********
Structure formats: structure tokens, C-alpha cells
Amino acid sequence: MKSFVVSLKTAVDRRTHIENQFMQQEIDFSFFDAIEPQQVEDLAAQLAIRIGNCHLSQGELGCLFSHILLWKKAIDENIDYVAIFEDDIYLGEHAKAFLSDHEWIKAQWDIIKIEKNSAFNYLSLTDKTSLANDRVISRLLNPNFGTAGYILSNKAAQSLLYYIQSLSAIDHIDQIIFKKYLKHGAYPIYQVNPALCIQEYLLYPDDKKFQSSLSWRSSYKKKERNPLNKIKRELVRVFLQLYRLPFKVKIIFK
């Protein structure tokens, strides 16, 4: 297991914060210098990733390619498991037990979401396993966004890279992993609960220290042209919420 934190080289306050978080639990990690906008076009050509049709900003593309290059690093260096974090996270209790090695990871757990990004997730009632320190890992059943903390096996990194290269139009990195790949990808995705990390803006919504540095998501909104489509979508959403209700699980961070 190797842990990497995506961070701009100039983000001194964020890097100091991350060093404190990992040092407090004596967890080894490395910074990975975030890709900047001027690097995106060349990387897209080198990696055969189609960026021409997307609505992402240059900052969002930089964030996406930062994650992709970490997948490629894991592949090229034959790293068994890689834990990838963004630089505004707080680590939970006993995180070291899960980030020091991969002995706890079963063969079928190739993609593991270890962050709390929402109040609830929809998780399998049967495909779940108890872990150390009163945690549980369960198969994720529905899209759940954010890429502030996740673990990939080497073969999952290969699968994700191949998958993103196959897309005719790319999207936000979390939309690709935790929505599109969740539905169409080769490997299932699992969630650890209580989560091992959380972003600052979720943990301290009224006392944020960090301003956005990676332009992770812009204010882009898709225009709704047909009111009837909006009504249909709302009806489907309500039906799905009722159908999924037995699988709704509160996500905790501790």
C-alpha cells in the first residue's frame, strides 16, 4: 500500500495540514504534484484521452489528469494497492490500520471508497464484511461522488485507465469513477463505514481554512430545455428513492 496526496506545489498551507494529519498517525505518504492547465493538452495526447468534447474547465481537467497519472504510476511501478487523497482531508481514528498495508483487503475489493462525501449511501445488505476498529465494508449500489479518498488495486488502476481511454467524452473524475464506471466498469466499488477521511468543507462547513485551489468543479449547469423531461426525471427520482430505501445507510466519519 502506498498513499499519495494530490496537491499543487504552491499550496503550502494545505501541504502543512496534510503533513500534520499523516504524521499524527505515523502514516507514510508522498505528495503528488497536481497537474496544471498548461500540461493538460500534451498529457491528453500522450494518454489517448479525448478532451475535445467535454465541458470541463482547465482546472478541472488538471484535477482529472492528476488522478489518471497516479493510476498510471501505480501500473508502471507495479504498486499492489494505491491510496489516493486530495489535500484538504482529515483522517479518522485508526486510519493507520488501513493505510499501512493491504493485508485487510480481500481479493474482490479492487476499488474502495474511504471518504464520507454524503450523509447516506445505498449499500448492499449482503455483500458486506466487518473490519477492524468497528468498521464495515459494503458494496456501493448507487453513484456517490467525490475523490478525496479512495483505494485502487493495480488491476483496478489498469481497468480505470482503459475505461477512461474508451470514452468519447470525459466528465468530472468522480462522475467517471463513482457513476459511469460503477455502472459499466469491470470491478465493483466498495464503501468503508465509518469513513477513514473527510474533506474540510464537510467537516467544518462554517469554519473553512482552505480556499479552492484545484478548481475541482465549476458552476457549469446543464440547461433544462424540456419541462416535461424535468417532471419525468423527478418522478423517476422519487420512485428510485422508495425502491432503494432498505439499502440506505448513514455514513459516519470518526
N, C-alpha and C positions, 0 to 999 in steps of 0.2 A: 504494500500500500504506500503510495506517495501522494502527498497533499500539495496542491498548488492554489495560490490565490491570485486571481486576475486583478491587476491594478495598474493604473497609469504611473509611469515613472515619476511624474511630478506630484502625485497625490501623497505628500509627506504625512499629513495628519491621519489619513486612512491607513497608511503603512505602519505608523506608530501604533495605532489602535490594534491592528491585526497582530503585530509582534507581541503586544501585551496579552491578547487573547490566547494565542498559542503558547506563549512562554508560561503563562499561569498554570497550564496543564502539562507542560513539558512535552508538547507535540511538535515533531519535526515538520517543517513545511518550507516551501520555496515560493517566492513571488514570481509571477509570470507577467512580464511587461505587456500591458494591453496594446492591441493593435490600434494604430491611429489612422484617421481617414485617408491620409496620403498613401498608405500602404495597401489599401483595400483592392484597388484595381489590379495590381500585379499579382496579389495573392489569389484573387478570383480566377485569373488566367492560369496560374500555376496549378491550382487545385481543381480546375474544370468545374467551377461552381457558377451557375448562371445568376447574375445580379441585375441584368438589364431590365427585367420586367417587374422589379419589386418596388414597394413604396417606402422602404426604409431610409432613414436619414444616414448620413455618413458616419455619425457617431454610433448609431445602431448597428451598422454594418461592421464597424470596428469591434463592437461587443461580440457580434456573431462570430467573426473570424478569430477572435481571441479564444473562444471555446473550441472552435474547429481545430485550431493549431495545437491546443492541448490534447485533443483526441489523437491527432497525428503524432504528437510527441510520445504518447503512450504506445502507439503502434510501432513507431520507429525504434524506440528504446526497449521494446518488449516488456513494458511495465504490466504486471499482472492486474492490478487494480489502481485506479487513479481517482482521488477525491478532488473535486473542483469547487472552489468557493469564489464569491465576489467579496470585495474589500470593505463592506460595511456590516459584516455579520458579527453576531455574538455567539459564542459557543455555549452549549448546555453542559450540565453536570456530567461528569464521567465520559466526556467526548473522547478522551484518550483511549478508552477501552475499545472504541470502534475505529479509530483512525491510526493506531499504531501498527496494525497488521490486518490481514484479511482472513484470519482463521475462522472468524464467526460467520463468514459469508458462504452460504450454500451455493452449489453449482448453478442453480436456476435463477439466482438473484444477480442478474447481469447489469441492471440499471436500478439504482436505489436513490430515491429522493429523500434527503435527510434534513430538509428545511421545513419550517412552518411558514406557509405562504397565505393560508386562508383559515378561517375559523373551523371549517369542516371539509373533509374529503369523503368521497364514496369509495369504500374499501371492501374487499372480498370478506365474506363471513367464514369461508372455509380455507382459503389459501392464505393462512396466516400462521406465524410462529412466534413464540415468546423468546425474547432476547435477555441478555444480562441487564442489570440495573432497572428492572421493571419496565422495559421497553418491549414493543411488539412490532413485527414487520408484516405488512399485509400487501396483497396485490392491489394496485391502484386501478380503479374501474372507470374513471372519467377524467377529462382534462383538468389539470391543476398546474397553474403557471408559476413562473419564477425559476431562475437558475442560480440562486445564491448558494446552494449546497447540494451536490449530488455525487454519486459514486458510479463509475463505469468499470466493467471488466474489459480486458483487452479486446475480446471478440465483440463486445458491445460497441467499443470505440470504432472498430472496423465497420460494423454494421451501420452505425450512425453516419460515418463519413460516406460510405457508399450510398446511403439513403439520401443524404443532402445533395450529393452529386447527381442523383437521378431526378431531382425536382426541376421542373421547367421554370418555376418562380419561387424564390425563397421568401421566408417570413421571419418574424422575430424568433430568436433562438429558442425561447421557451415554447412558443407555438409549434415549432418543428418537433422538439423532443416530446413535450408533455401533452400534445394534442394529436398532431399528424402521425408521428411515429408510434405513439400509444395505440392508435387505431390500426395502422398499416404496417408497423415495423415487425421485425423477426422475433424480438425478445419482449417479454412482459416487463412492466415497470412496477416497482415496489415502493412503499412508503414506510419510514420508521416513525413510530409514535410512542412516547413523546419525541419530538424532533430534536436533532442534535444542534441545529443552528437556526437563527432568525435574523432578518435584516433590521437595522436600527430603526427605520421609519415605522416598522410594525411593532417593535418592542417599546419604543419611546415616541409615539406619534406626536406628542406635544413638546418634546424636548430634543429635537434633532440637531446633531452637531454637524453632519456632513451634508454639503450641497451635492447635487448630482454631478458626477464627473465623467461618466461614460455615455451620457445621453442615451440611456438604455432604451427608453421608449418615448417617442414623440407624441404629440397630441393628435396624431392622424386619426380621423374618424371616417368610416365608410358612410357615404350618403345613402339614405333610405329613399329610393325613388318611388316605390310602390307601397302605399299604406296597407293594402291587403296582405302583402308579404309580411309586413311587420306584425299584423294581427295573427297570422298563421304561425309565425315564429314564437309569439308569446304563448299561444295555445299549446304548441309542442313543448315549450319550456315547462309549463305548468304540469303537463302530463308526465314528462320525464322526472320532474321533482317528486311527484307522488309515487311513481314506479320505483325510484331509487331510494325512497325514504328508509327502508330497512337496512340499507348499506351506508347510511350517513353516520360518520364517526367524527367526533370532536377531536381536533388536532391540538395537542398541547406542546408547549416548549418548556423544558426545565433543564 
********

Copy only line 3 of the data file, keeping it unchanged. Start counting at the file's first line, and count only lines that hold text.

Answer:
């Protein structure tokens, strides 16, 4: 297991914060210098990733390619498991037990979401396993966004890279992993609960220290042209919420 934190080289306050978080639990990690906008076009050509049709900003593309290059690093260096974090996270209790090695990871757990990004997730009632320190890992059943903390096996990194290269139009990195790949990808995705990390803006919504540095998501909104489509979508959403209700699980961070 190797842990990497995506961070701009100039983000001194964020890097100091991350060093404190990992040092407090004596967890080894490395910074990975975030890709900047001027690097995106060349990387897209080198990696055969189609960026021409997307609505992402240059900052969002930089964030996406930062994650992709970490997948490629894991592949090229034959790293068994890689834990990838963004630089505004707080680590939970006993995180070291899960980030020091991969002995706890079963063969079928190739993609593991270890962050709390929402109040609830929809998780399998049967495909779940108890872990150390009163945690549980369960198969994720529905899209759940954010890429502030996740673990990939080497073969999952290969699968994700191949998958993103196959897309005719790319999207936000979390939309690709935790929505599109969740539905169409080769490997299932699992969630650890209580989560091992959380972003600052979720943990301290009224006392944020960090301003956005990676332009992770812009204010882009898709225009709704047909009111009837909006009504249909709302009806489907309500039906799905009722159908999924037995699988709704509160996500905790501790």